How do you think you will die? It may be a morbid thought but everybody dies, so why not have a think about how you would prefer to kick the bucket?
According to the Australian Bureau of Statistics’ Cause of Death data, we are more likely to die from domestic violence than terrorism. At least eight times more likely. Yet not nearly as many people have their knickers in a knot about the rate of domestic violence in Australia, as they do about terrorism.
With the pandemic of panic surrounding anything and everything to do with terrorism, it might be time to look at things with a little perspective. After a week of politicians shooting their mouths off and the media flying into a spin over every small detail, let’s have a look at 10 other things you’re more likely to die from than terrorism, in and around the house.
In 2013 alone, more than three hundred deaths were recorded as being related to bullying.
Falling out of bed
In the period from 2003 to 2012 four hundred and seventeen people died falling out of bed.
Falling off ladders
In the same ten year period, 230 people were reported to have died after falling from a ladder.
Yes. People still get shingles. In fact in the period 2003-12, two hundred and twenty eight people died from shingles.
One of the most common workplace fatalities, electrocution took 206 lives in the period 2003-12.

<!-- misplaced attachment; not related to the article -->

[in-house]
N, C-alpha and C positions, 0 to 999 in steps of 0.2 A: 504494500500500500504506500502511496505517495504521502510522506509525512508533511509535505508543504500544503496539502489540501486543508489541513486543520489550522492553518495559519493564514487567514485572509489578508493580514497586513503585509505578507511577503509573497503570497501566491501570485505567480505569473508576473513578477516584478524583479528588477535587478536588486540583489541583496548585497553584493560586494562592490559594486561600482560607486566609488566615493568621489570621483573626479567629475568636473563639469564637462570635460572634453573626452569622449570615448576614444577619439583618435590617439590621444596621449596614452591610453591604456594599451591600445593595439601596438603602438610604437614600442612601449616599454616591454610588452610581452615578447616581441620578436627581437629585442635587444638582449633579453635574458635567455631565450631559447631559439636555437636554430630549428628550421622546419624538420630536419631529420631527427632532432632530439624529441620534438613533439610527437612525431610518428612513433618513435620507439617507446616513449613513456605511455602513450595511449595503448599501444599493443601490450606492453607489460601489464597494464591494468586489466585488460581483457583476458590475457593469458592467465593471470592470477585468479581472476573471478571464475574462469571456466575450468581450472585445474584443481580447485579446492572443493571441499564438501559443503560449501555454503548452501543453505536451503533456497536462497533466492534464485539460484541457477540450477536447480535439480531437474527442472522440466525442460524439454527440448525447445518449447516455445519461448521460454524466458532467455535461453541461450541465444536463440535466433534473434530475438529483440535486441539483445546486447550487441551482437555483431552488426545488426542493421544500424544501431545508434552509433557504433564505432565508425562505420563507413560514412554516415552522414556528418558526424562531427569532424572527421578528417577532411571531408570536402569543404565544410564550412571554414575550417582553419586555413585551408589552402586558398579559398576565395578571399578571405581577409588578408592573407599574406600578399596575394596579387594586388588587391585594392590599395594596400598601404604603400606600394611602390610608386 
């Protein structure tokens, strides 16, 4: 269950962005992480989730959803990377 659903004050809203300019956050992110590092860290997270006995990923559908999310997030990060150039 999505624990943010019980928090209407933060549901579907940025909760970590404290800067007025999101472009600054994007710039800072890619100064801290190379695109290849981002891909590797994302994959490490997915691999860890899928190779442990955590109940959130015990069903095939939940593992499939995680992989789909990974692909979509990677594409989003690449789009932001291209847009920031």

Falling off chair
198 people were recorded to have died from falling off a chair in the period 2003-12.
Ever felt like you were going to die from Gastro? Well it is possible, with 168 deaths recorded between 2003-12.
In the ten years between 2003 and 2012, 137 people lost their lives due to falling off or under a tractor.
Chicken pox has claimed 63 lives in the period 2003-2012.
10 deaths were reported from 2003-2012 as a result of being hit by lightning.
In the decades since the 1978 Sydney Hilton Hotel bombing, about 100 Australian people have died as a result of an act of terror. Although you are far more likely to meet your end around the house than through an act of terrorism, these statistics reflect that we possibly have bigger issues at hand, such as domestic violence, that don’t attract nearly as much attention, focus or resources as terrorism.